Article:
OC Boardwalk performers draw crowds, tips
Acts range from puppeteers and musicians to artists
By Susan Canfora • Special To The Times • August 2, 2010
OCEAN CITY -- Bugs Bunny danced on the Boardwalk the other night, long gray legs kicking high as he moved in an exaggerated way.
"I think it's a favorite cartoon. Kids like this cartoon bunny. He is very friendly and he's very beautiful," said Denis Novokreshchenov of Russia, lifting Bug's head for a moment to make eye contact.
He is among dozens of street performers entertaining on the Boardwalk as passersby toss change and bills into their tip jars."Hey, you're a good dancer," somebody called to Bugs, and he beamed."Yes. Thank you," he called.
Street performers who show their driver's licenses at the City Clerk's Office, pay $7 and get their act approved, receive a permit allowing them to perform until the end of the calendar year.
They may not provide a service such as polishing fingernails or -- and somebody really wanted to -- whitening teeth.Because art is subjective, they are not asked to audition, said Kelly Allmond, deputy city clerk."If they think they're good, that's all that matters," she said.
Neither do they get fingerprinted or undergo a background check, so parents should carefully watch their children and not let them run up to the performers alone, she said.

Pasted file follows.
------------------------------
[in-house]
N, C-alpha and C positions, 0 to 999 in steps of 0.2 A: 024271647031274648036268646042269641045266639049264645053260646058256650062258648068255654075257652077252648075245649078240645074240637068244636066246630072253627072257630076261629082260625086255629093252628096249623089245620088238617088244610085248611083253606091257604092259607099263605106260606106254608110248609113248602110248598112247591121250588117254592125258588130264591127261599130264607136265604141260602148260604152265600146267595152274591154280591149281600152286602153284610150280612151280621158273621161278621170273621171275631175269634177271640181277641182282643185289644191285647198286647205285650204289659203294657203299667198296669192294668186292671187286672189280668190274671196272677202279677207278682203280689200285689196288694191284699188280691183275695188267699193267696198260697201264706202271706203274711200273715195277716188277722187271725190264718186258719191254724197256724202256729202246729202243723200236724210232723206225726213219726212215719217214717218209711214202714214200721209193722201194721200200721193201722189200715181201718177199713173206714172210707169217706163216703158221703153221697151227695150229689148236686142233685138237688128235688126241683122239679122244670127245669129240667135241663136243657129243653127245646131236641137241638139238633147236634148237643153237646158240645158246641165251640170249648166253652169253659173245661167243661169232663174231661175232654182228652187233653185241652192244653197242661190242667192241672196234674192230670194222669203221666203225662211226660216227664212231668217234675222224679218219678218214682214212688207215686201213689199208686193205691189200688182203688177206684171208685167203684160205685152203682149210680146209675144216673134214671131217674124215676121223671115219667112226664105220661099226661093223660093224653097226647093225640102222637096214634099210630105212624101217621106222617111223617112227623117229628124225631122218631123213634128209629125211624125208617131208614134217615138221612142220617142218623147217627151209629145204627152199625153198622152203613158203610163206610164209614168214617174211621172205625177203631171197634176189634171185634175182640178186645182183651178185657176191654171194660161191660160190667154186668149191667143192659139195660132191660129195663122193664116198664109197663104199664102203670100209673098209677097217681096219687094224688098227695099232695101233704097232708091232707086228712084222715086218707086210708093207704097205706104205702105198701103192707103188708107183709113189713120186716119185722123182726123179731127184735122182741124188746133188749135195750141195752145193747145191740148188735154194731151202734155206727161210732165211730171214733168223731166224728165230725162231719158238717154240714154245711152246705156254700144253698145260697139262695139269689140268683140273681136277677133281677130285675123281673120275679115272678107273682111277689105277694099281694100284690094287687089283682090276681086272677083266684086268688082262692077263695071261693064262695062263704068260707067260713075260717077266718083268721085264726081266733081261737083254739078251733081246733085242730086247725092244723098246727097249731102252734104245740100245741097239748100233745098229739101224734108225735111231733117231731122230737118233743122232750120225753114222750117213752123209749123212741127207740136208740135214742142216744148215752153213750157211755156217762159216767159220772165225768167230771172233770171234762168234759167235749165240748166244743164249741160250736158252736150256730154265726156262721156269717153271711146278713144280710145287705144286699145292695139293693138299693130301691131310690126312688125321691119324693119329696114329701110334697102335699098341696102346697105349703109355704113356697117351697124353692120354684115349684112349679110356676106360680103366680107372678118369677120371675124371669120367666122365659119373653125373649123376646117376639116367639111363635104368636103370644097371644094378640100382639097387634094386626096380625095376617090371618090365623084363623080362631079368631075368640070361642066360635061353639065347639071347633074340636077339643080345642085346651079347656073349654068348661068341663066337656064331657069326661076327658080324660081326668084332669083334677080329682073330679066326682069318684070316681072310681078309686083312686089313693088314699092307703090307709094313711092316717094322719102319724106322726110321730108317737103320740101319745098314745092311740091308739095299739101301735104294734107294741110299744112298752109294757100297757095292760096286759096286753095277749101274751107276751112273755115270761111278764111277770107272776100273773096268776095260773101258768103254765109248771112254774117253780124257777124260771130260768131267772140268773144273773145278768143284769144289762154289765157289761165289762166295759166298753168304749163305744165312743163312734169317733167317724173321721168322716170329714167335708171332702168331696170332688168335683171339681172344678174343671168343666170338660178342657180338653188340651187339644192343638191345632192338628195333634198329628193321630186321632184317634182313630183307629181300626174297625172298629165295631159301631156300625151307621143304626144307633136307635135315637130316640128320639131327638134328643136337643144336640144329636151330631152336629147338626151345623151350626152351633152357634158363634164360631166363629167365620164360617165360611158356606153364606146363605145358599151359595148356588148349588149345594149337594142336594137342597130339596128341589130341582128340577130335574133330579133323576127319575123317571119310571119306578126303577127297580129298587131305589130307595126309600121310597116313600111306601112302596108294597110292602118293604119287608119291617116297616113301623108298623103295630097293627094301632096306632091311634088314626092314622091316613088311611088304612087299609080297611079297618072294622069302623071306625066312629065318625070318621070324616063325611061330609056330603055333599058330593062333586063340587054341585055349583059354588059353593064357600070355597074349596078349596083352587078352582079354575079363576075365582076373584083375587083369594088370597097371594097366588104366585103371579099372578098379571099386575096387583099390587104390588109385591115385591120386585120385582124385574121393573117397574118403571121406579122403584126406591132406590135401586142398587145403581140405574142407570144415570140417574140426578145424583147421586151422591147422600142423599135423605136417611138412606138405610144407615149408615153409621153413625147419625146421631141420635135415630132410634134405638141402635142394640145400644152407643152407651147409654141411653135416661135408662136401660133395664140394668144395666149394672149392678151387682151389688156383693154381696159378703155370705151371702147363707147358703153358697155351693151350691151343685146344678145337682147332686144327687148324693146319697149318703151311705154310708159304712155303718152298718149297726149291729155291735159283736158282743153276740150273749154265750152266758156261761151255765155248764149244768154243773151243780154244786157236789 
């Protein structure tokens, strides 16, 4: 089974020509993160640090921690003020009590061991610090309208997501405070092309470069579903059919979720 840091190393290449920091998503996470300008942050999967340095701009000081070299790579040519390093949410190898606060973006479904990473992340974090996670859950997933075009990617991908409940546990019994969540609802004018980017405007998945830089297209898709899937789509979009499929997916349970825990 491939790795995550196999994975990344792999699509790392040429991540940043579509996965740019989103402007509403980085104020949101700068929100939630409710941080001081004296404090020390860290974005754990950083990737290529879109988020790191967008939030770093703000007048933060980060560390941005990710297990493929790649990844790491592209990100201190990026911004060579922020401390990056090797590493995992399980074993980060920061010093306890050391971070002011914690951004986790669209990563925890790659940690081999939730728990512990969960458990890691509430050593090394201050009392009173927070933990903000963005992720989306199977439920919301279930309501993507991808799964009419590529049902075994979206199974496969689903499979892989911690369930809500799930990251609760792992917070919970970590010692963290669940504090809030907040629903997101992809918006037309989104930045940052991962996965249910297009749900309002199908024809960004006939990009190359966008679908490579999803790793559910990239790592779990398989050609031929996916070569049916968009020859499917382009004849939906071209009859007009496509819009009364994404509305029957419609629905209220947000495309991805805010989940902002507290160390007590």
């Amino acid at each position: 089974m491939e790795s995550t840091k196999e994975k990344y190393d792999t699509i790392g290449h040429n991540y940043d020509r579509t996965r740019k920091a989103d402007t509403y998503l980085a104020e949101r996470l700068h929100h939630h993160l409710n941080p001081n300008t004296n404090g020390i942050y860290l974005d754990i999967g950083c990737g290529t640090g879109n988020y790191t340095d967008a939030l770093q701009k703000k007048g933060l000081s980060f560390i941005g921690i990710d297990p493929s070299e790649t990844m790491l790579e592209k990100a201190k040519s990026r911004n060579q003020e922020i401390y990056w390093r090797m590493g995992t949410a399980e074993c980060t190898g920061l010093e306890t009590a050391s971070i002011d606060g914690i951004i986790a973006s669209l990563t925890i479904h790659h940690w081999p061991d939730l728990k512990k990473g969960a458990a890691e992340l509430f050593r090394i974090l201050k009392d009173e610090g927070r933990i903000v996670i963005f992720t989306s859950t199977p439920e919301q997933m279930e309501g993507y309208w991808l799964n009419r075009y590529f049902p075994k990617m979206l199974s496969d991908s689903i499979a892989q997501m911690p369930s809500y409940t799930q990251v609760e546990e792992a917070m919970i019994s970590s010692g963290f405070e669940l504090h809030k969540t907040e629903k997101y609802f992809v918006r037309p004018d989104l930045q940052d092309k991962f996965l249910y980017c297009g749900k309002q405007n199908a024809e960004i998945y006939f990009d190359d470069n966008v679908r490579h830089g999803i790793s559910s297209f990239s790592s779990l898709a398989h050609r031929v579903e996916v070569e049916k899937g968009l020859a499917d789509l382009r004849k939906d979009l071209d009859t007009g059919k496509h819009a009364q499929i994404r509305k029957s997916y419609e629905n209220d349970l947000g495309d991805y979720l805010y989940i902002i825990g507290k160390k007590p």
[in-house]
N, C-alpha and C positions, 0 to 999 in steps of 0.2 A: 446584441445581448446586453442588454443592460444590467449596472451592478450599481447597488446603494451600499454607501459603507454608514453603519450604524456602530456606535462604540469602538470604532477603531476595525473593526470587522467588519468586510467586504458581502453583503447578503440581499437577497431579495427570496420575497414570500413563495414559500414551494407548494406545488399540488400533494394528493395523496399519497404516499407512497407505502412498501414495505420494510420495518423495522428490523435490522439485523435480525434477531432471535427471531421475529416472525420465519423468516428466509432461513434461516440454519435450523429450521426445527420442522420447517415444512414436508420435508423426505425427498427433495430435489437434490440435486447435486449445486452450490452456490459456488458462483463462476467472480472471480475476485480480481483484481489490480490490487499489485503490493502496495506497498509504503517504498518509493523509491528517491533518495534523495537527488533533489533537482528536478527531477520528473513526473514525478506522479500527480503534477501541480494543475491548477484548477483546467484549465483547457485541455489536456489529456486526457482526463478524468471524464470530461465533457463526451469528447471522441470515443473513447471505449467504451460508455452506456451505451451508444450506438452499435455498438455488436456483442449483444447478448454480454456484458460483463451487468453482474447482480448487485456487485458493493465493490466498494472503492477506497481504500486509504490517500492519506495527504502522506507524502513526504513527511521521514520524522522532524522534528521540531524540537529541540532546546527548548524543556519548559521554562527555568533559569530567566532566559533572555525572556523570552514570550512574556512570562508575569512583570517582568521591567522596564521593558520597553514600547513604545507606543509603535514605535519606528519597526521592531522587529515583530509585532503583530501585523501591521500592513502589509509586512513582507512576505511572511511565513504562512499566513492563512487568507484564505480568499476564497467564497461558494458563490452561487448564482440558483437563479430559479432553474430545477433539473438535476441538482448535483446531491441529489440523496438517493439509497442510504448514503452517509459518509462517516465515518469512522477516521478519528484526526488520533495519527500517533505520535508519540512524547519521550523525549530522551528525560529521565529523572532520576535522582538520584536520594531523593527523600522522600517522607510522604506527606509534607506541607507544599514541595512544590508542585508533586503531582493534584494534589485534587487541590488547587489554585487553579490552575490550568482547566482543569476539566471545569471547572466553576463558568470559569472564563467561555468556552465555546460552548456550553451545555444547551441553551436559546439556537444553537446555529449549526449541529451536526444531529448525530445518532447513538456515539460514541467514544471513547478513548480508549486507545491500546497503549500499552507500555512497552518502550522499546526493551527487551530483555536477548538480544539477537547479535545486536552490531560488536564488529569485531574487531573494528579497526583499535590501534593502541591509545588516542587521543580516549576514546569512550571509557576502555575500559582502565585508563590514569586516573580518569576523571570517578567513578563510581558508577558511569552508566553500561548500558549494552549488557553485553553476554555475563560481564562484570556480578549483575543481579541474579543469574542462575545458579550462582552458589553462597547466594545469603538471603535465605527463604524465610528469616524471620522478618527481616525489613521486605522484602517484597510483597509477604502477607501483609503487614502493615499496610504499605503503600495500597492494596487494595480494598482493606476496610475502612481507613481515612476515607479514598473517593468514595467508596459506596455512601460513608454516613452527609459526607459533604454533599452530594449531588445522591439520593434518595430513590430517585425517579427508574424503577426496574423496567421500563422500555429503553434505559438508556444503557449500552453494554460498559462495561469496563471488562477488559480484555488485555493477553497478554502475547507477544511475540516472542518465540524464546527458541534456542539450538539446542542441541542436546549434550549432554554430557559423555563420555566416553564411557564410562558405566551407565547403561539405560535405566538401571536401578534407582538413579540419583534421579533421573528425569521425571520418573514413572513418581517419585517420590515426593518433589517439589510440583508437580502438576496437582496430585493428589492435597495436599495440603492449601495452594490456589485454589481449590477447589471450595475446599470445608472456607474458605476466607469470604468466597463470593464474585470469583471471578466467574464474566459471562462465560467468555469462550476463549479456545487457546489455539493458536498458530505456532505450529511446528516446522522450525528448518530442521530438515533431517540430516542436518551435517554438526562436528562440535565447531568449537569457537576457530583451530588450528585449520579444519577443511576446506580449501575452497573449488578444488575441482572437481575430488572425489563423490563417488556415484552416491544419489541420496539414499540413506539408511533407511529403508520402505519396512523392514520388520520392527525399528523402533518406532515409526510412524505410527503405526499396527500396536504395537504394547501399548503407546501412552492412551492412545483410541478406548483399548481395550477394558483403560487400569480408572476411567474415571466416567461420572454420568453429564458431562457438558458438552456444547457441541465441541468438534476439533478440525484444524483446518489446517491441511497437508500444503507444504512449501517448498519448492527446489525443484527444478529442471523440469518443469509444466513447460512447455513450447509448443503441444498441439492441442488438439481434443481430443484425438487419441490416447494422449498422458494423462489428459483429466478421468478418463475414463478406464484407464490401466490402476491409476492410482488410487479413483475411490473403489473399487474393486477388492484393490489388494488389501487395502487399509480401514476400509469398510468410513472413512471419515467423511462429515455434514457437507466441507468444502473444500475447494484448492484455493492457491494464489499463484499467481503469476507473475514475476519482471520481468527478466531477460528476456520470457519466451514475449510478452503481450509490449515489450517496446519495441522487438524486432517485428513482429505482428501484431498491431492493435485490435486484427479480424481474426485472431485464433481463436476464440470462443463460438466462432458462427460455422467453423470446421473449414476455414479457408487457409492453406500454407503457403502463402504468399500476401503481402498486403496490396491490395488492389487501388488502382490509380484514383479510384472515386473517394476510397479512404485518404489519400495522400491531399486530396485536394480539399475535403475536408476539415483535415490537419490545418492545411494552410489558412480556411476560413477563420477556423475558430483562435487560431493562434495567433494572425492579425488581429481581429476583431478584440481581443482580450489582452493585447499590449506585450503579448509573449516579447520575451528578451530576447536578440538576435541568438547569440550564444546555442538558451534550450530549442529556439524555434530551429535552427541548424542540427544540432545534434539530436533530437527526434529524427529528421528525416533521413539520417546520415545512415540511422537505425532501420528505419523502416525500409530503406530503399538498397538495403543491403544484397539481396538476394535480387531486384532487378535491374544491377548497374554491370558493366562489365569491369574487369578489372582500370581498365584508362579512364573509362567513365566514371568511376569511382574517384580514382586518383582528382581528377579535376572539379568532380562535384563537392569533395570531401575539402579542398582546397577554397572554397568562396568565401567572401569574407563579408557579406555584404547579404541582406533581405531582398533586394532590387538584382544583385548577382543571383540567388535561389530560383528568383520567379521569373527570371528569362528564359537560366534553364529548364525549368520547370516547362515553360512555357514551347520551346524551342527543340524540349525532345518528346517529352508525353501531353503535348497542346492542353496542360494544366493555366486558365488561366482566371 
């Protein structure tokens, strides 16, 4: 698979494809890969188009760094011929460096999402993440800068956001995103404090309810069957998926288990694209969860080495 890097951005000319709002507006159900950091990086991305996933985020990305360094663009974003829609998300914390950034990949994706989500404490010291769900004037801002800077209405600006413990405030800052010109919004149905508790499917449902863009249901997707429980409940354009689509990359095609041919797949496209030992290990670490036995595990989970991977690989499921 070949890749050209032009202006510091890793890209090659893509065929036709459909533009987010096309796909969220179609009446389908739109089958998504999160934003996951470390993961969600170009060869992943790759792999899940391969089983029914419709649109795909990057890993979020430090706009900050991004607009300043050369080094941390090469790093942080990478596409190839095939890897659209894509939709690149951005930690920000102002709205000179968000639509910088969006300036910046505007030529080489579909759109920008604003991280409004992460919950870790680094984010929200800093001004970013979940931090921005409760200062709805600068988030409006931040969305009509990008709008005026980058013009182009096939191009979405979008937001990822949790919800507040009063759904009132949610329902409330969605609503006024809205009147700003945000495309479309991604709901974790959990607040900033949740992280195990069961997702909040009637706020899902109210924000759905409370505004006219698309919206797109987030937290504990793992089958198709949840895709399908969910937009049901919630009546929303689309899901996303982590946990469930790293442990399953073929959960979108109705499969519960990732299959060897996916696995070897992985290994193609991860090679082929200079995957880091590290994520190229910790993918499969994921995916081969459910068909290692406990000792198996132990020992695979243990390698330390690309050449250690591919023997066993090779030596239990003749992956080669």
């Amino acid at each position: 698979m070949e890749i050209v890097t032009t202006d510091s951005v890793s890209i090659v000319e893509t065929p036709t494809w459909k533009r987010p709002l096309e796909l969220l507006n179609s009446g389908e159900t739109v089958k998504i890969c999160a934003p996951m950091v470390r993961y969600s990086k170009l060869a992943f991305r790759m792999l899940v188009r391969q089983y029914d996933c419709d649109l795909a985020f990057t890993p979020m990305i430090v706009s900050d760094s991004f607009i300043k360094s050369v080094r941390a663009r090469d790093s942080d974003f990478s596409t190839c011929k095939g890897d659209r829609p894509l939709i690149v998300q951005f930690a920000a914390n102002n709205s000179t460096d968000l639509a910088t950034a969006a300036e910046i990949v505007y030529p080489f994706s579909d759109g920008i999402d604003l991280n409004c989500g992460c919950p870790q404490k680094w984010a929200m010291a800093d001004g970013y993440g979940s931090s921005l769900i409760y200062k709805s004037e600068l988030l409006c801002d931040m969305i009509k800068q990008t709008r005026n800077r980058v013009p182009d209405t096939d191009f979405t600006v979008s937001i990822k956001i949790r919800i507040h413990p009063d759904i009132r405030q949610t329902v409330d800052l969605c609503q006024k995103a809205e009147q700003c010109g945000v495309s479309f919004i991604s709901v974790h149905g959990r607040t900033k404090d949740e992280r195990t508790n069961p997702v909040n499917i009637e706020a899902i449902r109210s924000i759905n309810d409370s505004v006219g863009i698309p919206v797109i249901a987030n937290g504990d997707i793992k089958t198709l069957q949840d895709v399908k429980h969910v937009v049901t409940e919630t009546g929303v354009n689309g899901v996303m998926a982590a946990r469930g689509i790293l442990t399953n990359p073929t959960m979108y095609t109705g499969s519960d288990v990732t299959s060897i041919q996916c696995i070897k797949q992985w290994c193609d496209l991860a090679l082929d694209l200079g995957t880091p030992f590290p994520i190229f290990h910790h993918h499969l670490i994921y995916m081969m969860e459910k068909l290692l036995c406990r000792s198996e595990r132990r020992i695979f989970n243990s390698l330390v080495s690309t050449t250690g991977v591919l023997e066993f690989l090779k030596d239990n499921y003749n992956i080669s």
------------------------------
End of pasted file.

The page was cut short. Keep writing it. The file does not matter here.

This year, 349 permits were issued, fewer than the 450 last year."We are busiest issuing permits during Senior Week and the Fourth of July weekend," Allmond said.
One recent evening, a man balancing his toddler son on his shoulders approached a young woman twisting balloons into various shapes at the south end of the boardwalk."Is it free?" he asked. The little boy's eyes were wide, watching the balloons."Uh-huh," the woman said, but he put $5 in her tip container anyway.Most people tip, some generously.
Cellist Elizabeth Howse plays in her bare feet, often near the intersection of Somerset Street on the west side of the boards. The college student, studying music at the Jacobs School of Music at Indiana University, also has a job at a resort jewelry store. She makes as much on tips playing for four hours on the boardwalk as she does working 20 hours selling jewelry.
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